arthrogram

What is an arthrogram

An arthrogram or arthrography is an X-ray image or picture of the inside of a joint, such as the wrist, elbow, shoulder or knee, after a contrast medium (sometimes referred to as a contrast agent or “dye”) is injected into the joint. The type of contrast medium used depends on the exact nature of the arthrogram and the specialist doctor carrying out the arthrogram. If the arthrogram test uses X-rays (fluoroscopy or CT), this is generally iodinated contrast medium. Occasionally, a CT arthrogram will involve an injection of air either on its own or with a small amount of X-ray contrast medium. An arthrogram provides a clear image of the soft tissue in the joint (e.g. ligaments and cartilage) so that a more accurate diagnosis about an injury or cause of a symptom, such as joint pain or swelling, can be made. Arthrograms are usually taken with x-rays, using a special contrast dye that highlights ligaments, tendons and other connective tissues. Arthrogram is very effective at detecting disease within the ligaments, tendons and cartilage. Physicians use arthrograms to assess tears in the cartilage, ligaments or capsules within painful joints. It is often these connective structures, rather than muscles or bones, that are the cause of pain and dysfunction. X-ray arthrograms, in particular, help doctors make accurate diagnoses before resorting to more expensive imaging technologies such as MRI. Occasionally, an arthrogram is only used to confirm that an injection needle is correctly positioned in the joint. This is usually as part of a treatment of painful joints where medications or anaesthetic need to be injected.

A radiologist (specialist doctor) injects the contrast medium into the joint using fluoroscopy (a special type of X-ray), computed tomography (CT) or ultrasound to help guide the injection needle into the correct position.

Once the injection is finished, images of the joint are taken using magnetic resonance imaging (MRI) or CT. While a plain MRI or CT can provide some information of the soft tissue structures, an arthrogram can sometimes provide much more detailed information about what is wrong within the joint. Improvements in technology and X-ray imaging equipment mean that the use of arthrograms is becoming less common.

Arthrogram may be indirect, where contrast material is injected into the bloodstream, or direct, where contrast material is injected into the joint. Arthrogram may use computed tomography (CT) scanning, magnetic resonance imaging (MRI) or fluoroscopy – a form of real-time x-ray. Historically arthrograms were performed with fluoroscopy and plain radiographs only. Today all patients proceed to cross-sectional imaging after contrast injection. This is usually MRI but CT is sometimes performed if there are contraindications to MRI or if there is high suspicion of an associated bony abnormality.

With direct arthrogram, the contrast material is injected directly into the joint by a radiologist. Direct arthrogram is preferred over indirect arthrogram because it distends or enlarges the joint thus allowing for enhanced imaging of small internal structures. This leads to improved evaluation of diseases or conditions within the joint. Direct arthrogram is often performed only if a non-arthrographic exam is felt to be inadequate in assessing a joint abnormality.

There are several methods to perform direct arthrogram.

Conventional direct arthrogram of a joint often uses a special form of x-ray called fluoroscopy to guide and evaluate the injection of iodine contrast material directly into the joint. In some cases, ultrasound may be used to guide the procedure. Alternate methods of direct arthrogram examinations may also use magnetic resonance imaging (MRI) or computed tomography (CT) following contrast material injection into the joint.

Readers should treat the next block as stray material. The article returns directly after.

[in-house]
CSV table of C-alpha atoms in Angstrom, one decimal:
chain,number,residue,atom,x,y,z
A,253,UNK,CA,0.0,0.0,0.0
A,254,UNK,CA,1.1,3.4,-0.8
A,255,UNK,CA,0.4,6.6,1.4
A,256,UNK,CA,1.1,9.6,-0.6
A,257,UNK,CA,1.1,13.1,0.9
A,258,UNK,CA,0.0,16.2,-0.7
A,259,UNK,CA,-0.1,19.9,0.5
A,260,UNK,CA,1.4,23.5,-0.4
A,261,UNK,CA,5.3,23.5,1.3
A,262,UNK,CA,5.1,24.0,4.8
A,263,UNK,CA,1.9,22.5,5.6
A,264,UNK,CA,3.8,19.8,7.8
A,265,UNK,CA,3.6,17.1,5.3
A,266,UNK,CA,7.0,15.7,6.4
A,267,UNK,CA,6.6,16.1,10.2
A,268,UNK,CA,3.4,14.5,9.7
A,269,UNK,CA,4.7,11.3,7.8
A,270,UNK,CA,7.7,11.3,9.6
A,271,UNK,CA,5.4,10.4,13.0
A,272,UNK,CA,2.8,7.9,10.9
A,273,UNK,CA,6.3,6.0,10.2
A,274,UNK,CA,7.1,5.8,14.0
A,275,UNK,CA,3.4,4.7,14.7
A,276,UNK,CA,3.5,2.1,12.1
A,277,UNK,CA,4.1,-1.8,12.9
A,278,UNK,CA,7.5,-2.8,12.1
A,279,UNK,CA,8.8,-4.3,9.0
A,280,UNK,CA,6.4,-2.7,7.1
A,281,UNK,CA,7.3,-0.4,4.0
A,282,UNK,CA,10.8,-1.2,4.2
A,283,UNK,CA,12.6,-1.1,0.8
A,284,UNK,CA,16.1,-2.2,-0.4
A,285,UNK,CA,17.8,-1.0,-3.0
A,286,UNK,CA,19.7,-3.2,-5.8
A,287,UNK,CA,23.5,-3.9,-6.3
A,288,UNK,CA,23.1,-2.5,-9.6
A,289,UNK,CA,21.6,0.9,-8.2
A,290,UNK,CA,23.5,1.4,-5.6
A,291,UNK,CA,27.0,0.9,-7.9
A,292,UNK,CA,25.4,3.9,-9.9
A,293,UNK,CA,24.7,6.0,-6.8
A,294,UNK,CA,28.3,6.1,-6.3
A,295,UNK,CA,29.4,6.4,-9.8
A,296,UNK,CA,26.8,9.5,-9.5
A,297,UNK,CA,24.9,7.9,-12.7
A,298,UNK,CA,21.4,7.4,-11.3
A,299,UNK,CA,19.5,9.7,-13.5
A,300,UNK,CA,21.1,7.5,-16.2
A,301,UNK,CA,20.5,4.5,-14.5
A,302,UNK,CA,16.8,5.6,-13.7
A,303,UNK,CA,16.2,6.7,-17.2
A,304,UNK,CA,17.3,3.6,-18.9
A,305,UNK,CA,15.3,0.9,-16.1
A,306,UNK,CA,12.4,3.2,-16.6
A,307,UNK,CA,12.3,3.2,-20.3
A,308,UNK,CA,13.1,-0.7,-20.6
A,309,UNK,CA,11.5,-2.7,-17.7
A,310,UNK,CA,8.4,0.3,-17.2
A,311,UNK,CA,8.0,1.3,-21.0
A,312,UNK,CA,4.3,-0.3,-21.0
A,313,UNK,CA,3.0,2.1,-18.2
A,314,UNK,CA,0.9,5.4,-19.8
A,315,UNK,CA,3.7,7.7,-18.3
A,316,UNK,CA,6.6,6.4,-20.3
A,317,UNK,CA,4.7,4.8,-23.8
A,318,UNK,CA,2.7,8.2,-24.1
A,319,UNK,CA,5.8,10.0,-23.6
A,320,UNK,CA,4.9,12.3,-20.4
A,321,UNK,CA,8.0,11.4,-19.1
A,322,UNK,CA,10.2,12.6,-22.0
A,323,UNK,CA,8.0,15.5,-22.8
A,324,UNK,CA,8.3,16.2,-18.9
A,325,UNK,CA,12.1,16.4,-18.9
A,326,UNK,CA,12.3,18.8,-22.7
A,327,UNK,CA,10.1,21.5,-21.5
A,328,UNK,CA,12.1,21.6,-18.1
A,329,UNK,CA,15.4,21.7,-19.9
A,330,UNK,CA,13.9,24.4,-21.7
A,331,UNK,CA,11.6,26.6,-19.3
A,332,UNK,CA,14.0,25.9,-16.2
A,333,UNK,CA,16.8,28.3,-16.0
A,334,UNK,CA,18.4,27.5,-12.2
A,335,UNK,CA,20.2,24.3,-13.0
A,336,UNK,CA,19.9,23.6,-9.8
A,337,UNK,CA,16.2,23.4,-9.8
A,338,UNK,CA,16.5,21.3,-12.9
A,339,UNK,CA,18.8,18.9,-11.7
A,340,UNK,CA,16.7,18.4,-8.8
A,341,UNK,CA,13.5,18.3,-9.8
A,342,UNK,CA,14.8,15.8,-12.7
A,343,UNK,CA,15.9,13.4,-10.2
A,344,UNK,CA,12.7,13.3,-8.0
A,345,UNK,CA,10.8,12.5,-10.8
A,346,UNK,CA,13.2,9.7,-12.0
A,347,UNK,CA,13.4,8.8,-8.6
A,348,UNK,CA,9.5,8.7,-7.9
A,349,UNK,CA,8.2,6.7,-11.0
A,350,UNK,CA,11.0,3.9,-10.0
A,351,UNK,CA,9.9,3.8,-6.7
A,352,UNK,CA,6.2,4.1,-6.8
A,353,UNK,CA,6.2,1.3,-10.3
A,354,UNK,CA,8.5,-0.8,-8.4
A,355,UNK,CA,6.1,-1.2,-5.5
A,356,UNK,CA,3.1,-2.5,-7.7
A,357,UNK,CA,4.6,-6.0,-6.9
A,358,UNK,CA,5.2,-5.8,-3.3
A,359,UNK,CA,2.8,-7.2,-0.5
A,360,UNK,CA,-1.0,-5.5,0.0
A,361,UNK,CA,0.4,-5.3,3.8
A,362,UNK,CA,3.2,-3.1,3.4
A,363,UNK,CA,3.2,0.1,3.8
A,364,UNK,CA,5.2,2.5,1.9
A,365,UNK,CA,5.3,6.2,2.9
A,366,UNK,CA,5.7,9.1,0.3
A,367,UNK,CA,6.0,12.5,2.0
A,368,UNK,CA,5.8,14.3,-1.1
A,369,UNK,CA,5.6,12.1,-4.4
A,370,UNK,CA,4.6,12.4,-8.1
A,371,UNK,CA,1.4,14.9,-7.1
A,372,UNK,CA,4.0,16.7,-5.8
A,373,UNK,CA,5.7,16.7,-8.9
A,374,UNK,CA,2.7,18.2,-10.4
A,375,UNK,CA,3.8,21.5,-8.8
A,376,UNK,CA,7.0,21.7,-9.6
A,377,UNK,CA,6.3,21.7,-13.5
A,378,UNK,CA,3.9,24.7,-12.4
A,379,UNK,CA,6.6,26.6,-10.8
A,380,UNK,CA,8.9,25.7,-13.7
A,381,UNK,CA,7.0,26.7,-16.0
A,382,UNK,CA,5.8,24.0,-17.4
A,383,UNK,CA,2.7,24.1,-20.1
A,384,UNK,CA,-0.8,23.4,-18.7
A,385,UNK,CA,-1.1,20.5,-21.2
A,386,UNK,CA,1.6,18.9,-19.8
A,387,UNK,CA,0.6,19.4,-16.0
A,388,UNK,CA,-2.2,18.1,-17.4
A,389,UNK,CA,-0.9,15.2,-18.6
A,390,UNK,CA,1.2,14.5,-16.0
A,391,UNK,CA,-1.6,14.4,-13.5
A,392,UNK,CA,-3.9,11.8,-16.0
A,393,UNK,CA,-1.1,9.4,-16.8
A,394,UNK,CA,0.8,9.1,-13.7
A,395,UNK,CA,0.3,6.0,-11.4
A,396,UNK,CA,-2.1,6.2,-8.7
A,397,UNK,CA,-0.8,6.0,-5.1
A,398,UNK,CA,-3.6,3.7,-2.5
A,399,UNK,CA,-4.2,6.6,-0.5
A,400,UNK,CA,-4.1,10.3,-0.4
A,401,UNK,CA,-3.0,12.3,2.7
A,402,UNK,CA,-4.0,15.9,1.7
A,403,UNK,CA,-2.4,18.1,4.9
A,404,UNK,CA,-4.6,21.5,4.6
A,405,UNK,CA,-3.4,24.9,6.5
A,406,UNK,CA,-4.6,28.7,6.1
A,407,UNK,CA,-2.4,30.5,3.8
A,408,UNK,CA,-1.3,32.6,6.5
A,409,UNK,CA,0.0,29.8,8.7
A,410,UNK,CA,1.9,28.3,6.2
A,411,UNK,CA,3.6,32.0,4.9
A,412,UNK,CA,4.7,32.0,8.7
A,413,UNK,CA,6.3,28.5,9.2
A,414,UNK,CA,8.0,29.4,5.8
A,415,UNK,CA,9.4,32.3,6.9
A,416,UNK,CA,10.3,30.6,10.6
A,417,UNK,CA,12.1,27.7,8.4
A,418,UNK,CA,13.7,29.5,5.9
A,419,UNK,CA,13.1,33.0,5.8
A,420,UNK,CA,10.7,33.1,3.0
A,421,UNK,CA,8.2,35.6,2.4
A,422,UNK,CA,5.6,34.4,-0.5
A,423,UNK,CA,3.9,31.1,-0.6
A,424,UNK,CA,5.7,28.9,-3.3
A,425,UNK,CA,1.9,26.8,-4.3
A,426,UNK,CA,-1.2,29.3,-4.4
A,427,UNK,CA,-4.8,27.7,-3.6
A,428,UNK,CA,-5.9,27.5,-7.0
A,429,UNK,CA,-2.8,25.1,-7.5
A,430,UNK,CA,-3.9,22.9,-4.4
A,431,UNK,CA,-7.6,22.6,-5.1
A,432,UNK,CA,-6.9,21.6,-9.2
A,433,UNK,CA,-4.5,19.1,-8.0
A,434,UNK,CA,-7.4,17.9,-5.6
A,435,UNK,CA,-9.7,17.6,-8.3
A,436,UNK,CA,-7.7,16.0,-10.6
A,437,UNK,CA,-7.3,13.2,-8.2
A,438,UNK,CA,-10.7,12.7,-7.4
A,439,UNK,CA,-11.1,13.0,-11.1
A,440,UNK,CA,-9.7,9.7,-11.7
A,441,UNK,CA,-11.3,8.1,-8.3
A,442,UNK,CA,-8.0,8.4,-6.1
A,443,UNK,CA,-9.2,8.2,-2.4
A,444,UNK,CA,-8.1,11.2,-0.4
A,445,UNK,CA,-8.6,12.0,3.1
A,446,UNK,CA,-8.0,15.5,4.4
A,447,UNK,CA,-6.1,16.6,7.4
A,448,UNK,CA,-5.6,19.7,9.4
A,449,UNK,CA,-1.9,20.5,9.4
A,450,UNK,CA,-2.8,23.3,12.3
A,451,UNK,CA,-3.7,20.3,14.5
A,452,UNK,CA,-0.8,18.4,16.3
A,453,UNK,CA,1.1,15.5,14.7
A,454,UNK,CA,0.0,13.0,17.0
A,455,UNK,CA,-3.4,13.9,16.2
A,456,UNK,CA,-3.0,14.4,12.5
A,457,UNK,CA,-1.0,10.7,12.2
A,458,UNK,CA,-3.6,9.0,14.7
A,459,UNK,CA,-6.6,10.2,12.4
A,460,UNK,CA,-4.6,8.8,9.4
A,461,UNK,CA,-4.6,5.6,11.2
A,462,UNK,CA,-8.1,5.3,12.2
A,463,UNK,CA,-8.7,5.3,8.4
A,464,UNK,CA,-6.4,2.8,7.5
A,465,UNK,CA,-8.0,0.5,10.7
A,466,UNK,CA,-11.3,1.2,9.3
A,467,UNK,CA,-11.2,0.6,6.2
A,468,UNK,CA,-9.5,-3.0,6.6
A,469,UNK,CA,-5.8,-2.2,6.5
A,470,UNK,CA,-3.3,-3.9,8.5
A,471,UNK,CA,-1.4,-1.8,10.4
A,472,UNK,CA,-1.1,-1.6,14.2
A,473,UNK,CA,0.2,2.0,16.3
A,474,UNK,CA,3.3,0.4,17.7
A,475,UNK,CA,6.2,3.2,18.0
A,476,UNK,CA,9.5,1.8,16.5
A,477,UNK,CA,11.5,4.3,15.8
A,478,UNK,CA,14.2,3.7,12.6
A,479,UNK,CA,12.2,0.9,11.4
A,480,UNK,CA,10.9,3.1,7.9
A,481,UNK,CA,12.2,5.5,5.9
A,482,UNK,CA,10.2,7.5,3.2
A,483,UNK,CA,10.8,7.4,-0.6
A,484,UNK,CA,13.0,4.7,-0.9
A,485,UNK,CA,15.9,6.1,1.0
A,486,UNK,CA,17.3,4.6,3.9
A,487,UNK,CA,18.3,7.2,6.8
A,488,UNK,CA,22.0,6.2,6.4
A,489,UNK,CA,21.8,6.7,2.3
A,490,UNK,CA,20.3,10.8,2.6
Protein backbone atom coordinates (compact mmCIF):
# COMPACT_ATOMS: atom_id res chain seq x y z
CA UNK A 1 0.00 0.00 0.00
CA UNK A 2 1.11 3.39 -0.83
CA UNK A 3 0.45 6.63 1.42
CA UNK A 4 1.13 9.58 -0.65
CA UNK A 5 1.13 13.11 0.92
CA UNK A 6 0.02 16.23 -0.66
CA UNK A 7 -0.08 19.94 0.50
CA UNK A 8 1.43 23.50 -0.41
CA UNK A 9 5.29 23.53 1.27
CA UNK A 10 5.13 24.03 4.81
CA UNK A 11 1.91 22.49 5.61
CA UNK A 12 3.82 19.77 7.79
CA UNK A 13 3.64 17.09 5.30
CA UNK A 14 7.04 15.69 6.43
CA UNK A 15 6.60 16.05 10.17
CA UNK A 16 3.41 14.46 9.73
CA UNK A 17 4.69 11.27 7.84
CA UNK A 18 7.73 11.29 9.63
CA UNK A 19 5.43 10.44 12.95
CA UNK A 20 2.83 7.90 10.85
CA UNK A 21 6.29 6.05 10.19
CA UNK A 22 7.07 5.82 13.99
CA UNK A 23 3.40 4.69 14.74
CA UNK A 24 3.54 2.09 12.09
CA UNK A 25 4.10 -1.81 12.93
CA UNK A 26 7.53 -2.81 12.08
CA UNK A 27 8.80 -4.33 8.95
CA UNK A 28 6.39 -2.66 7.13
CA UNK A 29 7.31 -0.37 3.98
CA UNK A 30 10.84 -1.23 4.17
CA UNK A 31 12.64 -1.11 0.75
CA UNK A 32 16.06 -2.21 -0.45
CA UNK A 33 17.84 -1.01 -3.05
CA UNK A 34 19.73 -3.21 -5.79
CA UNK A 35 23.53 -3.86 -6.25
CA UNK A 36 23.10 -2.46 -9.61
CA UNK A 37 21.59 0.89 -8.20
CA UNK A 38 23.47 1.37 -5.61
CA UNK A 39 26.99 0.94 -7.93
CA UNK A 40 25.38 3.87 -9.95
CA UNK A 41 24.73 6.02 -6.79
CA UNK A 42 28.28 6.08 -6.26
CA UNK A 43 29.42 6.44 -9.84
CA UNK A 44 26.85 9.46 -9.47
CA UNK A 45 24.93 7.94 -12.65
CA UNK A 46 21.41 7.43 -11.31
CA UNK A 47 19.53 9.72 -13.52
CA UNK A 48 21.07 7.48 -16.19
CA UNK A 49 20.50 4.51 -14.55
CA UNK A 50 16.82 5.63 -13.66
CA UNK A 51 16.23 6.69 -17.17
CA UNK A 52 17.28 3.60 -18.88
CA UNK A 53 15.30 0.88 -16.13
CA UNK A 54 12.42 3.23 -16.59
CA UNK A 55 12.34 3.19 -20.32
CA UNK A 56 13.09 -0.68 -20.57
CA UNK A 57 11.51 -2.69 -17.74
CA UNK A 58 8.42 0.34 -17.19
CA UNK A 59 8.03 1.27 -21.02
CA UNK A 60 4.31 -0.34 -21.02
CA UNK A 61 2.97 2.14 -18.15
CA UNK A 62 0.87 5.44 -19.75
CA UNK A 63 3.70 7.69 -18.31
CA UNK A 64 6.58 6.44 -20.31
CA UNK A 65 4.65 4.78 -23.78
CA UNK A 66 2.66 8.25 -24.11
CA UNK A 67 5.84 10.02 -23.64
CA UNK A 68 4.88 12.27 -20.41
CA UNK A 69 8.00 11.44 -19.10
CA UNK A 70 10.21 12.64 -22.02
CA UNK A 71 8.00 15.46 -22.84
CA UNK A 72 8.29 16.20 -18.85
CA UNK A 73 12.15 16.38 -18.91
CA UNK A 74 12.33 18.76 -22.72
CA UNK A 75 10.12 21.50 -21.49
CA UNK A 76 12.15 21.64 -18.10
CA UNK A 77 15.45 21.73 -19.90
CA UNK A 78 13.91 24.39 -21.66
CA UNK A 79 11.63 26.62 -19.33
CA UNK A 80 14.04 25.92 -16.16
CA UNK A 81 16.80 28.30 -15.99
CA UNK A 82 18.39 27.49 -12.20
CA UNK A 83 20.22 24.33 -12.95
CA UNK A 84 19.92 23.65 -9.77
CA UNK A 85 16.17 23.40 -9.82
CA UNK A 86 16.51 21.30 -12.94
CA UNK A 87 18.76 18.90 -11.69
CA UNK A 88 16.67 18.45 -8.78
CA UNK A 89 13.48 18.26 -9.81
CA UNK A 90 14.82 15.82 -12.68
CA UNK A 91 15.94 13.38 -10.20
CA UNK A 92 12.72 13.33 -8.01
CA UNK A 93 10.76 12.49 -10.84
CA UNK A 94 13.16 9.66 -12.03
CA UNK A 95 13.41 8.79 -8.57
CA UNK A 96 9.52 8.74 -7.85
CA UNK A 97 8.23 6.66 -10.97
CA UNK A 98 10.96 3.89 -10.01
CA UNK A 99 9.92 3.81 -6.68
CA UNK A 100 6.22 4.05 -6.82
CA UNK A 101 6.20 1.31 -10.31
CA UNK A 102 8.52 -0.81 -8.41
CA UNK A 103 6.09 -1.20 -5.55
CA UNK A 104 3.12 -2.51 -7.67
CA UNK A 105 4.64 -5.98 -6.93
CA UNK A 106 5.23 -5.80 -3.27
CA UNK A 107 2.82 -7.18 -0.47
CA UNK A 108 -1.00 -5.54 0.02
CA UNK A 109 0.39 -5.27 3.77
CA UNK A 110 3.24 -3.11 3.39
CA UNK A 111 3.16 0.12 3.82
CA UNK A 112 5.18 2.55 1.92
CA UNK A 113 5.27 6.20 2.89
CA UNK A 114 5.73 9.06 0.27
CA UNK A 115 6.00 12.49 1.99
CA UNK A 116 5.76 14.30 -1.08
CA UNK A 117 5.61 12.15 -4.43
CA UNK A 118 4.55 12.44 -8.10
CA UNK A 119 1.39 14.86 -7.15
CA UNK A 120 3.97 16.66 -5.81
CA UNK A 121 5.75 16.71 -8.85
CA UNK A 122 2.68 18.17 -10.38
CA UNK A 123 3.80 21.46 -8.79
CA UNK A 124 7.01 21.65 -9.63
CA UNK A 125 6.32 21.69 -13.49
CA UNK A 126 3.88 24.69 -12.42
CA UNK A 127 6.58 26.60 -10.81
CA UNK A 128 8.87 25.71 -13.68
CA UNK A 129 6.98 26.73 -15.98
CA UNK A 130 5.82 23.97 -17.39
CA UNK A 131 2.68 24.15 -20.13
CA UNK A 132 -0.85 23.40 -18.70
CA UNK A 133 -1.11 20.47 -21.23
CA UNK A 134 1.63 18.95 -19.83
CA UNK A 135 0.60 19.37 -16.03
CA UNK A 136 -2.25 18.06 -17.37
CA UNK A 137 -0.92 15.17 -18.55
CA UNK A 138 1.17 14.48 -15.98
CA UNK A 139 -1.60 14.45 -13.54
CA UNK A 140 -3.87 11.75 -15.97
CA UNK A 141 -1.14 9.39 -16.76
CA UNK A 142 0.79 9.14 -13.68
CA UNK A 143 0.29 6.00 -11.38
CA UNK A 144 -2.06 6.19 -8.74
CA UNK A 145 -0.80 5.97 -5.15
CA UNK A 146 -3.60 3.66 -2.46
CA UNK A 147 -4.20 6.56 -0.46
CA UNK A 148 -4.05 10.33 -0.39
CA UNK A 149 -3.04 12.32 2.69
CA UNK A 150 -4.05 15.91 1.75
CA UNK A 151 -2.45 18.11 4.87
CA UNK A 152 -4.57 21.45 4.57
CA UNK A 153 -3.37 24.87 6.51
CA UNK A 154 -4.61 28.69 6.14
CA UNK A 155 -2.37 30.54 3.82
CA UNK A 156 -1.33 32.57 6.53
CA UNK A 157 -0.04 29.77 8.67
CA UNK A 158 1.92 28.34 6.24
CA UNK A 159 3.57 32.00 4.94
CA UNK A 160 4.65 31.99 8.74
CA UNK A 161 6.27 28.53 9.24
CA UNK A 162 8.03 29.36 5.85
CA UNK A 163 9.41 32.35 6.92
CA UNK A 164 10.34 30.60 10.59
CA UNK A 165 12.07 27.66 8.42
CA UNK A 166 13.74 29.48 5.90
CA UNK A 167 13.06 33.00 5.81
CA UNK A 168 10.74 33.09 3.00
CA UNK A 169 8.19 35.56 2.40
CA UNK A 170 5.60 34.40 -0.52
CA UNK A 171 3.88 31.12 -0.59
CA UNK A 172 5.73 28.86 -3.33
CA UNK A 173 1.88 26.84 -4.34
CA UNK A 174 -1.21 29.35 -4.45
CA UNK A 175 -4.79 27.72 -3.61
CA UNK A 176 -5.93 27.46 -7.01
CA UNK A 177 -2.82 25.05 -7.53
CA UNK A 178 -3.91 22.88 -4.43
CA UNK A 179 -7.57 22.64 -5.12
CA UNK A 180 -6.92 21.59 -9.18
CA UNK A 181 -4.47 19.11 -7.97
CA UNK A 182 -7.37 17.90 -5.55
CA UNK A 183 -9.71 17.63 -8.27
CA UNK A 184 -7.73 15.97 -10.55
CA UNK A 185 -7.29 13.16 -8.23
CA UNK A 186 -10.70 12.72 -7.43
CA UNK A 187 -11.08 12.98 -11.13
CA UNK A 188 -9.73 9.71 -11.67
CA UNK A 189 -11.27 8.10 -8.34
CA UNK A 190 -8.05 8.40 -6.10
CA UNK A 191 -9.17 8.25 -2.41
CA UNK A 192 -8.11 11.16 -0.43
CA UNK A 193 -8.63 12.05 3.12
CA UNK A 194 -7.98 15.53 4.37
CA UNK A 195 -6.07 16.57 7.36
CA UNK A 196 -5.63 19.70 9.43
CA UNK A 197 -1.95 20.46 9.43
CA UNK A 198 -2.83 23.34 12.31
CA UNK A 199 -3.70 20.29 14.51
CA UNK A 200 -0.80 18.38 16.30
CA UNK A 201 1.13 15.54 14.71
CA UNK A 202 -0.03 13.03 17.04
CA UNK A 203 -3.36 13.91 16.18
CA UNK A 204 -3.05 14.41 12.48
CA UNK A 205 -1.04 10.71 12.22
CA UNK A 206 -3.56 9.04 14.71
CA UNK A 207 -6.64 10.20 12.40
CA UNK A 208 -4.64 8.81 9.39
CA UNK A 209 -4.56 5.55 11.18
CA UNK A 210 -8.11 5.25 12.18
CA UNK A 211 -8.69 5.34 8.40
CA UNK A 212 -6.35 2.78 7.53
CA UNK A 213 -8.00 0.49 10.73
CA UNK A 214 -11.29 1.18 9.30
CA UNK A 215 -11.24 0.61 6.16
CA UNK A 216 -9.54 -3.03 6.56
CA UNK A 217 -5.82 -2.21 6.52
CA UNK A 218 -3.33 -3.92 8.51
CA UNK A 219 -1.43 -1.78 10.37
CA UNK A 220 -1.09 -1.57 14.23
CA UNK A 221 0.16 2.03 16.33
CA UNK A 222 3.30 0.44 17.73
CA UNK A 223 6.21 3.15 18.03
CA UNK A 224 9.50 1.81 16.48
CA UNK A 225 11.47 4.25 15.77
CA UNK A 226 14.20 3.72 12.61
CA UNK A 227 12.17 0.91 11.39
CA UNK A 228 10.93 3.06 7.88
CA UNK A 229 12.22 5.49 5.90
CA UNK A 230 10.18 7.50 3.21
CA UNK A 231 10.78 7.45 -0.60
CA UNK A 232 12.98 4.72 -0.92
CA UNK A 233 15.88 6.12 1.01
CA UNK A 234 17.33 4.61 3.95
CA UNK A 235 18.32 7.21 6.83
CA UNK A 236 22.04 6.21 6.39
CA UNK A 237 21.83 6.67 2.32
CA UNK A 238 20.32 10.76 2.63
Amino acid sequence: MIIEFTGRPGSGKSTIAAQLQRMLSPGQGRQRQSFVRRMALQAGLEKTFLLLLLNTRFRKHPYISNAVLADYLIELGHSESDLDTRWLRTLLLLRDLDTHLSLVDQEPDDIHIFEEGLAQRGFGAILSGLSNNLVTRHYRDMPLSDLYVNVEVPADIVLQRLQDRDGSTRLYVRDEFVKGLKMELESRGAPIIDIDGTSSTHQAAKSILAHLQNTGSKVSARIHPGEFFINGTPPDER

An x-ray (radiograph) is a noninvasive medical test that helps physicians diagnose and treat medical conditions. Imaging with x-rays involves exposing a part of the body to a small dose of ionizing radiation to produce pictures of the inside of the body. X-rays are the oldest and most frequently used form of medical imaging.

Fluoroscopy makes it possible to see bones, joints and internal organs in real time. When iodine contrast is injected into the joint, it fills the entire joint which becomes clearly visible during x-ray evaluation, allowing the radiologist to assess the anatomy and function of the joint. Although the injection is typically monitored by fluoroscopy, the examination also commonly involves taking radiographs for documentation. These images are most often stored and viewed electronically.

Similarly, direct MRI arthrogram also involves the injection of a contrast material into the joint. The contrast material used for MRI evaluation is different from that used for x-ray; it contains gadolinium, which affects the local magnetic field within the joint and appears on the MR images. As in conventional direct arthrogram, the contrast material outlines the structures within the joint, such as cartilage, ligaments and bones, and allows them to be evaluated by the radiologist after the MR images are produced.

MRI uses a powerful magnetic field, radiofrequency pulses and a computer to produce detailed pictures of organs, soft tissues, bone and virtually all other internal body structures. The images can then be examined on a computer monitor connected to an image archive (PACS system) or printed or copied to CD. MRI does not use ionizing radiation (x-rays).

CT direct arthrogram uses the same type of contrast material as conventional direct arthrogram and may be supplemented by air to produce a double contrast CT arthrogram. CT makes cross sectional images processed by a computer using x-rays.